When I look back at this photo it brings back a lot of memories.


Like most people, I never really thought about “stress” or “resilience” for most of my life.


Nor did I ever really connect my current, or future, health to those things.


Heck, before I was 35 I didn’t even think about that stuff. I mean, really, I was “young” and “able” and that is just part of life, right?


In these aspects, and many others honestly, I operated on autopilot.

Mindset and Stress

Unfortunately, these behaviors and beliefs create fundamental lifestyle habits which are hard to break and set up a flawed and, if not changed, very unhealthy physical condition and mindset.


Well even though I was supposedly pretty intelligent, I didn’t know what I didn’t know and consequently, I wasn’t open to hearing about it even if I had the chance of someone trying.


I mean really, no one talks about this stuff.


No one teaches us about it or its effects on our physical and mental self. When I was growing up, for a guy to talk about stress affecting you, your health, and needing a rest, was taboo… it meant that you are weak, soft, cant “man-up”.


I was taught that when, not if, you get knocked down, you suck it up, you get back up, you keep going and keep trying, period.  Well, stress wears on your mental and physical health like the Colorado River wears on the ground in Arizona… you’ve heard of the Grand Canyon, right?


We know now that this is not true, and when managed properly, stress can be used to our advantage.


We’ve come a long way!

The build up of stress is a slow and eroding process that eventually wears you down and breaks you if you do not learn to redirect and relieve it.


Fortunately for me, I learned how to direct and handle my stressors in time.  Despite being taught and trained for years to take it on and continue to take action no matter what the consequences were to my health.


I learned my ways through 12 years of multi-sport competition, 16 years of academics, 6 years active duty military, and 10+ years of a quickly advancing professional corporate career in the petroleum and aluminum industries. And it all came crashing in on me in my late thirties. In prior years I had worked through many “opportunities” to handle and recover heavy stress loads.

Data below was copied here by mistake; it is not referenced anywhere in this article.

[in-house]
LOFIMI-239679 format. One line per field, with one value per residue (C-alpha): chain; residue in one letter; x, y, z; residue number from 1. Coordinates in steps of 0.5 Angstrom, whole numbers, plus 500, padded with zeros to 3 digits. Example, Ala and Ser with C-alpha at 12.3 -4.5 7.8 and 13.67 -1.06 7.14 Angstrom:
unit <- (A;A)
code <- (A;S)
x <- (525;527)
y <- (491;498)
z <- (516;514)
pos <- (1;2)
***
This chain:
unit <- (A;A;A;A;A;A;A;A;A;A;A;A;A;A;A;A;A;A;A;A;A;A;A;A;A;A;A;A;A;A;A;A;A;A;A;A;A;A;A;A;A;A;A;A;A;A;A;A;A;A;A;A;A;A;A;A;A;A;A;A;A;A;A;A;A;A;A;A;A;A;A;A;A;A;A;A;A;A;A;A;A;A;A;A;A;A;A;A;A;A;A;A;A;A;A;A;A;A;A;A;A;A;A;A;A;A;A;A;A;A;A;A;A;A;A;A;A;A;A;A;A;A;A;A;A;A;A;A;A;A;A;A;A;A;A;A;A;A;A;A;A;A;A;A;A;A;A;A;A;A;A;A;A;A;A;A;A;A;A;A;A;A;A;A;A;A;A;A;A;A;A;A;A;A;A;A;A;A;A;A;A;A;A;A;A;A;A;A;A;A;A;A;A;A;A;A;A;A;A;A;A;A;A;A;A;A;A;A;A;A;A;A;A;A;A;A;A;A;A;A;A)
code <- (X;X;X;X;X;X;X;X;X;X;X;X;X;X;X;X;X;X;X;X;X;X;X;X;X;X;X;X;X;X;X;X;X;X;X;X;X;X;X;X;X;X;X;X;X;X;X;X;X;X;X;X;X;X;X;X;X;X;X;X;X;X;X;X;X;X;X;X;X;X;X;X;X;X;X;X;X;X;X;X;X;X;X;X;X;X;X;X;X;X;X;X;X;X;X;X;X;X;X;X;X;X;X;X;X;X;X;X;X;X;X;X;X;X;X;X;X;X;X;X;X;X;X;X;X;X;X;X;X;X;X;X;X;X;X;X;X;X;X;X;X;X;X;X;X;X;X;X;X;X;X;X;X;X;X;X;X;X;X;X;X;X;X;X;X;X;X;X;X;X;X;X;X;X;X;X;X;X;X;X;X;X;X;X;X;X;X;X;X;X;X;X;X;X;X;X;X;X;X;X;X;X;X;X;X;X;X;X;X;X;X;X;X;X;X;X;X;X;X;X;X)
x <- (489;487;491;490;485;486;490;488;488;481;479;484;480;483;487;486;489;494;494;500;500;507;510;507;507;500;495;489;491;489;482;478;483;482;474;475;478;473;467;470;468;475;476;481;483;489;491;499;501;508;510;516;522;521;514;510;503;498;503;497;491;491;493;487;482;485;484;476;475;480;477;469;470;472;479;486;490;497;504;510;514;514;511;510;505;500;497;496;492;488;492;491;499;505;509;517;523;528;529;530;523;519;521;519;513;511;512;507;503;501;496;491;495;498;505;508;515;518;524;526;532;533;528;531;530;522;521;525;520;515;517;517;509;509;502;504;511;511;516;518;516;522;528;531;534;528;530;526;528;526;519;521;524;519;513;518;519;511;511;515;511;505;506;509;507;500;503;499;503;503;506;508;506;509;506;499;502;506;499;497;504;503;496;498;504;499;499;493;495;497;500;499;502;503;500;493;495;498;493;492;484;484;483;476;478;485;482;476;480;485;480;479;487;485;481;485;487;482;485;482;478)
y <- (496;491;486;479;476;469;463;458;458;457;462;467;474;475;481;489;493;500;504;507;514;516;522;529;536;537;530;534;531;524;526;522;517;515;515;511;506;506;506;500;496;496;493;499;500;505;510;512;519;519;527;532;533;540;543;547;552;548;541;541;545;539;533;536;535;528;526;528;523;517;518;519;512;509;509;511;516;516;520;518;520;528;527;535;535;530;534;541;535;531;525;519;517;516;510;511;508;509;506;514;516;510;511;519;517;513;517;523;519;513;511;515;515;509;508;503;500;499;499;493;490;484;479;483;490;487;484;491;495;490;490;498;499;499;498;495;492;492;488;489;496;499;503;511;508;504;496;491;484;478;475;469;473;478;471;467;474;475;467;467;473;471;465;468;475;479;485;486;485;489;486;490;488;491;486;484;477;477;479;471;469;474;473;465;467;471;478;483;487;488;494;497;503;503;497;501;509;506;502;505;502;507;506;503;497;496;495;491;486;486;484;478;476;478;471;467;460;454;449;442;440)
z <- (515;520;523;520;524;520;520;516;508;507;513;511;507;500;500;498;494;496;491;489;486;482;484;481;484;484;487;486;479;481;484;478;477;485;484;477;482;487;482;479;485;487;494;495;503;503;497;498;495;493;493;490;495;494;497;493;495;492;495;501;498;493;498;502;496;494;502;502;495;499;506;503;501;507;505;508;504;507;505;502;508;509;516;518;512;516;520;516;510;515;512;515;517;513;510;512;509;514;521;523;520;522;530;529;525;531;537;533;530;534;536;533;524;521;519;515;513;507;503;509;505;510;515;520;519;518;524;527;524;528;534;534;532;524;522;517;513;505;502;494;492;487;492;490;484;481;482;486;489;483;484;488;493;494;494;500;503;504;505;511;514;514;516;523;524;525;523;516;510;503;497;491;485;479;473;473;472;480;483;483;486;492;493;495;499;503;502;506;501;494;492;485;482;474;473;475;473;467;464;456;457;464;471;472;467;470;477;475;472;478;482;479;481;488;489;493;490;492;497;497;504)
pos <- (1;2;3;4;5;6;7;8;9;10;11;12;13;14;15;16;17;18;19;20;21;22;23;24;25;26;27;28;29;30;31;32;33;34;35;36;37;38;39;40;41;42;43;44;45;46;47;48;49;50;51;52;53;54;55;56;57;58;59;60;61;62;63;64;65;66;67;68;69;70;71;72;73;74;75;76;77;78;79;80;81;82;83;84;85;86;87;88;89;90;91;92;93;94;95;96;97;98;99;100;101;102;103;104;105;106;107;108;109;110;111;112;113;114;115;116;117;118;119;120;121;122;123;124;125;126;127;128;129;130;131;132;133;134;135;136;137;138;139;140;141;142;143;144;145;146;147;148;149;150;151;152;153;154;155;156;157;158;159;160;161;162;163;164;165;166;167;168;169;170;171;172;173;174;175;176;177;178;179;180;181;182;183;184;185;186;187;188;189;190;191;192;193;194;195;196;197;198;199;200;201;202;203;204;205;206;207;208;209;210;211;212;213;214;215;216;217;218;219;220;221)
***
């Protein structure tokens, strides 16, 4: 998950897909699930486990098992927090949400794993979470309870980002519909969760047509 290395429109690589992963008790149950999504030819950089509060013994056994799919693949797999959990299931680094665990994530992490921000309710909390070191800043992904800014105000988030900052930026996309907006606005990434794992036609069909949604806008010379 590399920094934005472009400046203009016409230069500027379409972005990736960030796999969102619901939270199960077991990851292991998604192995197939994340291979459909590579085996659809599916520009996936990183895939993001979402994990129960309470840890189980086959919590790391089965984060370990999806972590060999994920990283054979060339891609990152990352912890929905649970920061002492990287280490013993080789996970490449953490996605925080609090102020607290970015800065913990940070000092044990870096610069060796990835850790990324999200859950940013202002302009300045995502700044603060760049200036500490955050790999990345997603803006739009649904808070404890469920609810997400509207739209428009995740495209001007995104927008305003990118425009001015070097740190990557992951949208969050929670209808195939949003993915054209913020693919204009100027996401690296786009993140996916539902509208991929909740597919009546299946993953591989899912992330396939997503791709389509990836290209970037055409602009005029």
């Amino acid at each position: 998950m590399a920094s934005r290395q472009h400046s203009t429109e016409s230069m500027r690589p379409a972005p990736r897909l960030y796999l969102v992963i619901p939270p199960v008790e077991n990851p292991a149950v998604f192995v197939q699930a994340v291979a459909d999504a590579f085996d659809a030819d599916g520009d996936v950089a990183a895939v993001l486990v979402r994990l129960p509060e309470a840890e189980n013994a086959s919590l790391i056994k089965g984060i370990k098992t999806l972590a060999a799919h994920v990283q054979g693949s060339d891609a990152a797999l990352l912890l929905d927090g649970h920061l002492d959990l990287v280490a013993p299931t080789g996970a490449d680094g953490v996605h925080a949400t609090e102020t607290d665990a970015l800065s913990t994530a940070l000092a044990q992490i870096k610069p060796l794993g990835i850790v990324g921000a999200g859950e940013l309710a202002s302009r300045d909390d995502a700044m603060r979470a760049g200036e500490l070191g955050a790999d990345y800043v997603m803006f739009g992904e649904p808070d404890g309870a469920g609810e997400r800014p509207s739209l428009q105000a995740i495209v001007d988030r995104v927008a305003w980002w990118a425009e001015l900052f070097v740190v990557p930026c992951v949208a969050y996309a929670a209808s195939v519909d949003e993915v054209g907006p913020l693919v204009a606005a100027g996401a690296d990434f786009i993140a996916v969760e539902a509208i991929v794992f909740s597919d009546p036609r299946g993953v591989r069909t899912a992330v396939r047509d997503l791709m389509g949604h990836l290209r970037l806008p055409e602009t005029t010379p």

In a period of a little more than 5 years I lived through:

  • 6.7 Northridge earthquake
  • Got married and was instantly stepdad to 2 young kids
  • Bought a house and then remodeled the house,
  • My wife got pregnant and we had a beautiful daughter
  • My position at work phased out
  • Sold our house
  • Moved across country (with step family= HUGE legal issue!),
  • Bought a new house
  • Started a new job
  • Got divorced
  • Lived as a single parent
  • Eventually my position at the new company phased out
  • I then sold my house
  • Found a new job in a new industry
  • Moved back across country from Kentucky to California
  • Started my new job
  • And reestablished life in California as a single parent


Did you catch all that?

My potential breaking point was my separation and divorce. It could have gone either way. At this point I was very overweight as you see in the photo above, I was hardly sleeping, distracted, no appetite, my pride and confidence had been stripped away.


In order to survive, I decided to control what I had control over, my thoughts and my actions. All I could do to save my identity was to be my true authentic self; that is ALL I control.


I decided to act in a way that prioritized my daughter; I did whatever it took to be friendly during the separation, for the time being I cut out all alcohol, I got active and exercised every day, I ate better, I focused on time with my daughter, and I focused on my mental health by reading self-help and improvement books and going to counseling.


As difficult as some periods in our lives can be, they also provide opportunities for us to course correct -should we recognize and be able to adjust. I will always be forever grateful that I found my way through these times.


Dedicated to your health and wellness,

Leave a Comment